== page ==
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Scouts with severe food allergies

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  • #16
    Stosh not sure what exactly the study is defining as "gluten allergen" but I can assure you for some people gluten is a major problem, for some like me it is more minor. My wife can handle a small amount very occasionally, but otherwise is in severe pain. I know my bowels very well and they are much happier when I avoid gluten. My 8 year old loves PB&J but does not want it because it always gives him a tummy ache. He tried just having half for awhile but eventually gave up on that.

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    • #17
      Originally posted by packsaddle View Post
      I get what he's asking. I'm hoping that it was intended as humor (looking at that smiley thing).
      My jokes often tend toward the gothic.
      Last edited by Scouter99; 06-20-2014, 11:31 AM.

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      • #18
        We have a scout with severe nut allergies, and yes, I do now read all the labels, and it has been an eye-opener. One bread brand is OK, the one next to it on the shelves is not. Surprising what foods contain nuts or were manufactured in a plant that MAY have processed nut products. I go over the campout menu with the scout's mom on every campout and she supplies whatever he cannot eat off the troop menu. Mainly pancakes and snacks. He also carries the epi-pen and we have all of our PLC members trained in how to administer it. It's a little problem, but not something that can't be overcome with a little understanding.

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        • #19
          Originally posted by King Ding Dong View Post
          Stosh not sure what exactly the study is defining as "gluten allergen" but I can assure you for some people gluten is a major problem, for some like me it is more minor. My wife can handle a small amount very occasionally, but otherwise is in severe pain. I know my bowels very well and they are much happier when I avoid gluten. My 8 year old loves PB&J but does not want it because it always gives him a tummy ache. He tried just having half for awhile but eventually gave up on that.
          Celiacs, yes, have a problem with gluten, no doubt. And there are wheat allergies and the like as well. What doesn't seem to actually exist is the "gluten intolerance" many people claim to have these days.

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          • #20
            Originally posted by King Ding Dong View Post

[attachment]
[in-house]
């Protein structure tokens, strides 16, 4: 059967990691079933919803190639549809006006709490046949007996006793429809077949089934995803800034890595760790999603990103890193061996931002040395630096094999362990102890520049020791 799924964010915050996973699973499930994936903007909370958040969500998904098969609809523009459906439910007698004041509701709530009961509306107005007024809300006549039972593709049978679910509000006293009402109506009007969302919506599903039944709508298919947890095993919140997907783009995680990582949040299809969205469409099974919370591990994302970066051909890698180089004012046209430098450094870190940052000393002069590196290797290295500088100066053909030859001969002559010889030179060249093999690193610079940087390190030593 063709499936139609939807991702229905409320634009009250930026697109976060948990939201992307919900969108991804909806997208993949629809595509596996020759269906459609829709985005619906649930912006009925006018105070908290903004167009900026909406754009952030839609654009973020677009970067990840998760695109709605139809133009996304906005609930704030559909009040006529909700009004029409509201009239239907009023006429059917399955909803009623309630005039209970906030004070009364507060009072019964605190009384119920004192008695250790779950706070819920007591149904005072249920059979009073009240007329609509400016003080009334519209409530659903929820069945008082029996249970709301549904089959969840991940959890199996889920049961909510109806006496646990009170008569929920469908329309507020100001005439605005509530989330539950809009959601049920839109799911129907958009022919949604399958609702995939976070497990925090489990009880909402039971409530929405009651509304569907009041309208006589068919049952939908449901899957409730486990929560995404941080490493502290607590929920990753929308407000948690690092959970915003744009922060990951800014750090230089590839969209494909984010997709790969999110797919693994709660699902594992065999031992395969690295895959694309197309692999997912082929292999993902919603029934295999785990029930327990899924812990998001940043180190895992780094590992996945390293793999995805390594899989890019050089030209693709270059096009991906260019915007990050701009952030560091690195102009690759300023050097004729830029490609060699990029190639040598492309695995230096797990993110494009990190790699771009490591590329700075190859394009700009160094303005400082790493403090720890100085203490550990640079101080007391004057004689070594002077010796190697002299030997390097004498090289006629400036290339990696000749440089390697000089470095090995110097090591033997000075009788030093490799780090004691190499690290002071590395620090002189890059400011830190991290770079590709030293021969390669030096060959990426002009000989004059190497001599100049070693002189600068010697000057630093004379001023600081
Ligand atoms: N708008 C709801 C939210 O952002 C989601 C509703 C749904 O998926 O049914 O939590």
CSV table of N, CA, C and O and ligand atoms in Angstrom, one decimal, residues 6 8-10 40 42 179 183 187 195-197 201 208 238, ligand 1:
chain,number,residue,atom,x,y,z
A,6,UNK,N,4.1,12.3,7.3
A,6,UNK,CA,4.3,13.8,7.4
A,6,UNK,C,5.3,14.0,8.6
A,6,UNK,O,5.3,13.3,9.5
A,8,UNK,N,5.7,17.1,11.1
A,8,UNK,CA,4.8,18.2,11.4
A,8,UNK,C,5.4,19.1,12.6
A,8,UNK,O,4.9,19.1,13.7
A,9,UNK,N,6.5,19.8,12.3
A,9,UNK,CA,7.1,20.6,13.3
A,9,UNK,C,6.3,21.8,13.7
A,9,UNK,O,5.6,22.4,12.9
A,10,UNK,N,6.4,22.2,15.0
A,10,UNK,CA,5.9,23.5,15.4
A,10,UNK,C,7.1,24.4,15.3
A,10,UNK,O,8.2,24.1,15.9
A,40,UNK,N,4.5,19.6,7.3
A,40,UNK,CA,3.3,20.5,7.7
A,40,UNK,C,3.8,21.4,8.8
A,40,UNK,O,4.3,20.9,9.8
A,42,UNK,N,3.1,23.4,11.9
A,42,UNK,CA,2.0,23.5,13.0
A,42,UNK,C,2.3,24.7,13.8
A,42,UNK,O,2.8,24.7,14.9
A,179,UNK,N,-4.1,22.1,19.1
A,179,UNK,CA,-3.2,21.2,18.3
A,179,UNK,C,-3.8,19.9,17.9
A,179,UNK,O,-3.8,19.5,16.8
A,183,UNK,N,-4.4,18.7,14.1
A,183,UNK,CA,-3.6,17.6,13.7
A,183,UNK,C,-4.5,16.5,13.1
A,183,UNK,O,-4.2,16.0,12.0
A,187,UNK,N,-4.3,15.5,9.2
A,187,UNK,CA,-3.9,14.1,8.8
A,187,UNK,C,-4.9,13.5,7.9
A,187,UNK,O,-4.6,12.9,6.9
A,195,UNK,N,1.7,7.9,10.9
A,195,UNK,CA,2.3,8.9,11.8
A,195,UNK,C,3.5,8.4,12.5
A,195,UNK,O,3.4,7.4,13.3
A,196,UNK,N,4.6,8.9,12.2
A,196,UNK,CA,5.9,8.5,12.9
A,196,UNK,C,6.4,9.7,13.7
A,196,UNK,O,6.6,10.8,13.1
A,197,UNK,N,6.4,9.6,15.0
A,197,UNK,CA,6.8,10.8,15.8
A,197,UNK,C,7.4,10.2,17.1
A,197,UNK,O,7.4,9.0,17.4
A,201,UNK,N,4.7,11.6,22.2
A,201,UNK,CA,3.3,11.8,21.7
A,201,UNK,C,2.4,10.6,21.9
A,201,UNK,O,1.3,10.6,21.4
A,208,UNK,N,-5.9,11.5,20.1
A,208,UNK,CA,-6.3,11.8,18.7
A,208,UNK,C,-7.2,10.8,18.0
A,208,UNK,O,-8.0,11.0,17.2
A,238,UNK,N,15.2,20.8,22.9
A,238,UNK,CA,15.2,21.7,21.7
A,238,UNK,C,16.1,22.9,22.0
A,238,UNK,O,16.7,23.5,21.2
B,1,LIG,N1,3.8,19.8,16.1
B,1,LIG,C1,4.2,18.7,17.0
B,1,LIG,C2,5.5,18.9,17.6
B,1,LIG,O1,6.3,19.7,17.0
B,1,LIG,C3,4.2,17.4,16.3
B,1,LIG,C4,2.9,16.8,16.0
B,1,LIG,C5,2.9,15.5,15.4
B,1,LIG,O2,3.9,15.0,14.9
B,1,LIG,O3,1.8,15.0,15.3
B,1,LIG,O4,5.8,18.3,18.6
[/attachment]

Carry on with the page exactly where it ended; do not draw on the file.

Stosh not sure what exactly the study is defining as "gluten allergen" but I can assure you for some people gluten is a major problem, for some like me it is more minor. My wife can handle a small amount very occasionally, but otherwise is in severe pain. I know my bowels very well and they are much happier when I avoid gluten. My 8 year old loves PB&J but does not want it because it always gives him a tummy ache. He tried just having half for awhile but eventually gave up on that.
            http://www.webmd.com/diet/healthy-ki...h-about-gluten
            http://www.today.com/health/allergy-...ten-8C11545200
            http://abcnews.go.com/Health/gluten-...ry?id=23645211
            http://www.huffingtonpost.ca/2014/05...n_5327420.html
            http://www.forbes.com/sites/rosspome...may-not-exist/

            I hope this helps, it's rather new.

            The question arises in the fact that one does not consume ingredients singularly. There is usually a mixture of components that go into the food we eat, especially processed foods which make up about 90% of what is sold in the stores.

            There is something in "chili powder" that doesn't agree with me and I react violently to it. I first thought it was the high acidity, but I can eat very spicy Oriental foods with no problem. I know that there is curry in north African foods and in chili powder. I get the same reaction. But when I eat what Indian cuisine which touts curry, I don't have any problem. Their curry, like chili powder is a combination of spices. I've been chasing this for years, but experiment very little because I don't really like the adverse reaction when I tie into whatever it is that is causing it.

            Stosh

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            • #21
              Originally posted by mattman578 View Post
              This brings up a good point I might start a new thread about. Do you think that Cub scout and boy scout packs should be able to get epi pens for there first aid kits they such a life saving tool?
              They are prescription items, so they have to be prescribed specifically. We have a couple of boys with severe allergies. Thankfully none with severe peanut allergies. That said, they each carry their own epi-pen, and all the boys in their patrol (as well as the senior boys and leaders) know how to use them.

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              • #22
                In other countries one can acquire epi-pens for a first aid kit. I really don't see the reason why one can't in the United States.

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                • #23
                  Originally posted by Peregrinator View Post
                  In other countries one can acquire epi-pens for a first aid kit. I really don't see the reason why one can't in the United States.
                  It wasn't so long ago, that a camper was required to hand over his epi-pen to the nurse who locked it away with other meds. In NH, it took the death of a camper to change protocol.

                  an oldie but goodie
                  http://www.scouter.com/forum/open-di...ies-amp-parent

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                  • #24